I've spent the last couple of evenings watching the updated film version of Michael Crichton's "Andromeda Strain" on A&E. I didn't know they were doing a remake, so I hadn't been waiting on the edge of my seat or anything. But I really enjoyed the book when I read it back in the '70s, and the 1971 film was always one of my favorite sci-fi flicks. So I thought I'd give this new incarnation a try.
It was produced by the Scotts – Ridley and Tony – and that was a great recommendation. Their TV show "Numb3rs" is very watchable. In fact, it's one of the few regular network shows I do watch these days. And Ridley Scott has directed and/or produced some of my all-time favorite films.
The cast sounded good: Benjamin Bratt, Eric McCormack and Daniel Dae Kim – well, what's not to love, right? And I've always liked Andre Braugher, ever since that show he used to be in, about cops in Baltimore ("Homicide"?). He has a certain Barack Obama-like arrogance and smugness which I can't stand in Obama, but find very attractive in Braugher for some reason. I even like Rick Schroeder, although I haven't really seen him in anything since "Lonesome Dove," back in the '80s.
So I had good feelings about the show. That is, before the first episode aired. After that, not so much. Well, it wasn't completely un-entertaining. It's just that it didn't really have much to do with the original novel. One of those instances where they take a perfectly good book and just use the title to riff on. I hate when they do that. Especially in this case because Crichton's original yarn was such a good one – it really didn't need a lot of techno twaddle and cgi frosting to make it appealing.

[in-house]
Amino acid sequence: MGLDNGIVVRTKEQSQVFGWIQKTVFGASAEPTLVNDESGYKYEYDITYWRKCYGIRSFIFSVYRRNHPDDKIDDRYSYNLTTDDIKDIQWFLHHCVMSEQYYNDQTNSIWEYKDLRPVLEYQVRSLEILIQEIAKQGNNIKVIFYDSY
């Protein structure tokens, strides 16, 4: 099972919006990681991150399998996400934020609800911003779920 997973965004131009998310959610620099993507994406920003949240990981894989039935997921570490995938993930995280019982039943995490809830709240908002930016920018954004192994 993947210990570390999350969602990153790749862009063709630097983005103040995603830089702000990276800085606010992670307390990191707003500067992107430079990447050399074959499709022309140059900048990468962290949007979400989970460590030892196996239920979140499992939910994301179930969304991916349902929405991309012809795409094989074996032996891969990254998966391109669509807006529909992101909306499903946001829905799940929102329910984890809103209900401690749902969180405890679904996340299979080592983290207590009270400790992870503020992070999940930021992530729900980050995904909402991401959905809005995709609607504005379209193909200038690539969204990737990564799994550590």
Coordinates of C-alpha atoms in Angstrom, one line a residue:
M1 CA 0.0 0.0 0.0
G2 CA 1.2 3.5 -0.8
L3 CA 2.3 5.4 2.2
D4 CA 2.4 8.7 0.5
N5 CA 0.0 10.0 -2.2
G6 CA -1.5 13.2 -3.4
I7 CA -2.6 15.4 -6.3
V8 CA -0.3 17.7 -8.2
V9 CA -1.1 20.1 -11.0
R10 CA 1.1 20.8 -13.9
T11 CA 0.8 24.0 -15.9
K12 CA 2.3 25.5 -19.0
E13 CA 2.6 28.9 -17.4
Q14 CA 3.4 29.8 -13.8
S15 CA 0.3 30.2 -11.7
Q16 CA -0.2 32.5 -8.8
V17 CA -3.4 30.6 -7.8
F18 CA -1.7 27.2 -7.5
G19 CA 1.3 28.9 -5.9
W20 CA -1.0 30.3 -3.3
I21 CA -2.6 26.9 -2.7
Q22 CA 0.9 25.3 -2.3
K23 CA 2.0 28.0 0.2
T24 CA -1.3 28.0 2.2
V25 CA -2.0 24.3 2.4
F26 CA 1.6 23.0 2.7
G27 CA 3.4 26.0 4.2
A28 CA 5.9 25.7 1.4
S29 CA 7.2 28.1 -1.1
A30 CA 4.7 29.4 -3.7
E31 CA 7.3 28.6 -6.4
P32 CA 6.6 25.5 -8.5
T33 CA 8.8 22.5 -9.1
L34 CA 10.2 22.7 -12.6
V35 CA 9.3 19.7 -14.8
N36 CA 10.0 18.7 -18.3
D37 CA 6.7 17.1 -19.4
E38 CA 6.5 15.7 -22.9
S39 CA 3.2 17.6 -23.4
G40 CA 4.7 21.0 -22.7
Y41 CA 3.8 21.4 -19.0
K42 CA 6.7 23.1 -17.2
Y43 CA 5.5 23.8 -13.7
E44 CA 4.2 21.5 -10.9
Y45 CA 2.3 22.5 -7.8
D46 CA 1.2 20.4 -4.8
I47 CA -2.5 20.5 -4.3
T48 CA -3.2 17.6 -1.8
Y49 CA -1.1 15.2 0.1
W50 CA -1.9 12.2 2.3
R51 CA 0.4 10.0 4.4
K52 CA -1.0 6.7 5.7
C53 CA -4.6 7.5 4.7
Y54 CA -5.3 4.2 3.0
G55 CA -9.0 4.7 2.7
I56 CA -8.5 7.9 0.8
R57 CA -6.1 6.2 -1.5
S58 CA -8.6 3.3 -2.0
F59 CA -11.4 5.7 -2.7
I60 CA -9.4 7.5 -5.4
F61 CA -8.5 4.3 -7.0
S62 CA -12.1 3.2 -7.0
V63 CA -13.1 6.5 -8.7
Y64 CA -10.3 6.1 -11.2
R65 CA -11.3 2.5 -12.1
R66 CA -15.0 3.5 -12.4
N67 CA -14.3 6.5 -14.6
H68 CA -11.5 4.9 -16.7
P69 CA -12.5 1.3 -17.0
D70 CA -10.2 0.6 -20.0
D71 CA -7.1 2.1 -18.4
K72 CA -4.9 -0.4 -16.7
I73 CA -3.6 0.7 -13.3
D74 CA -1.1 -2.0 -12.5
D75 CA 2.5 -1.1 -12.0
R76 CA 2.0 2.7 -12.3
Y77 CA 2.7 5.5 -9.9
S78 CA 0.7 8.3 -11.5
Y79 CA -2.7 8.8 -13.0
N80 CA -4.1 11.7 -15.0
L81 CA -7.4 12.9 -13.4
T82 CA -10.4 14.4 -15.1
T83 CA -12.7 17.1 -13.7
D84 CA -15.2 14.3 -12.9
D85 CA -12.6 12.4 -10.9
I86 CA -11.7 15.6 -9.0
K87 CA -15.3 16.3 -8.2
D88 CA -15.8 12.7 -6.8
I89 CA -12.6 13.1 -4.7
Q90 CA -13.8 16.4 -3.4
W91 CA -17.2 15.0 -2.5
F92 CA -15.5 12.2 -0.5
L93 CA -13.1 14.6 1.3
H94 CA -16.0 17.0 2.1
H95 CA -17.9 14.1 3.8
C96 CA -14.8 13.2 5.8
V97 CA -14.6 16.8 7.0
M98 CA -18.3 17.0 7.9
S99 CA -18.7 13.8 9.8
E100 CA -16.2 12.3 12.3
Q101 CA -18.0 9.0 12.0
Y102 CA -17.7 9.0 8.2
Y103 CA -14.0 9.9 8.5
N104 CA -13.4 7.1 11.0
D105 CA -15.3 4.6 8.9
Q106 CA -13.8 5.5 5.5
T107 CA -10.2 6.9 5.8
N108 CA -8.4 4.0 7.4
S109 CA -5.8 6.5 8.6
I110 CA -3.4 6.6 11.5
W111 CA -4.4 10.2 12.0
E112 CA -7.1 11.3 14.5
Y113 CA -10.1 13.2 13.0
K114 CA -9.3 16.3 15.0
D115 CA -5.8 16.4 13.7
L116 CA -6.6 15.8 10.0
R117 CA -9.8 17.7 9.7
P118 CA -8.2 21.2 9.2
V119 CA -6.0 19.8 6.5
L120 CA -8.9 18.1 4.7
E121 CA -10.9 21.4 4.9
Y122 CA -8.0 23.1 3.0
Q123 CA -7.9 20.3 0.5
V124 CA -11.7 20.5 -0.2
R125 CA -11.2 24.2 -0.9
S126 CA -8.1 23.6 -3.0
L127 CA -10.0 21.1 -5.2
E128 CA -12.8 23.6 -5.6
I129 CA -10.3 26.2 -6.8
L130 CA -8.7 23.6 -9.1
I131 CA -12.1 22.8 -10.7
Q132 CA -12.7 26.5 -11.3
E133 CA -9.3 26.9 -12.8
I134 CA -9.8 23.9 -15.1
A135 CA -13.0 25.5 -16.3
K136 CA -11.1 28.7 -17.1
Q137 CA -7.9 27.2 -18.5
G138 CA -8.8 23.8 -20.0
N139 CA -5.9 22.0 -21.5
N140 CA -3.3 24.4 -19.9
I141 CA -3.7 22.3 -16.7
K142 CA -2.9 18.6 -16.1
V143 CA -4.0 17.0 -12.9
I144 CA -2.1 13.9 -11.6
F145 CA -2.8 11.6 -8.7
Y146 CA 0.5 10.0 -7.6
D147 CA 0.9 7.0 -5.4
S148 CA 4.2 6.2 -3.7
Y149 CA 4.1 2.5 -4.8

When they stuck to the original storyline, the show wasn't too bad. Unfortunately, that didn't happen very often. And all the additional "fleshing out" of the plot seemed like just that – filler. The show was definitely too long – the second night's segment was mostly just poor Eric McCormack wandering around in the desert, trying to figure out what he was doing there (he should've been forming plans to dump his agent).
I don't remember that thumb-hacking/throwing bit showing up in the original novel or film, either (am I wrong about that?).
And what's with all the decapitations? I know the special effects people have learned how to make it look appallingly realistic, so I guess they're determined to get at least one good head-lopping into every movie now. But one per show is enough, guys – especially after that guy cutting his own head off. We get the point. You're good. We really don't need to see you do it over again before every commercial break.
Oh, and I could have done without all those screaming Hitchcock birds, too.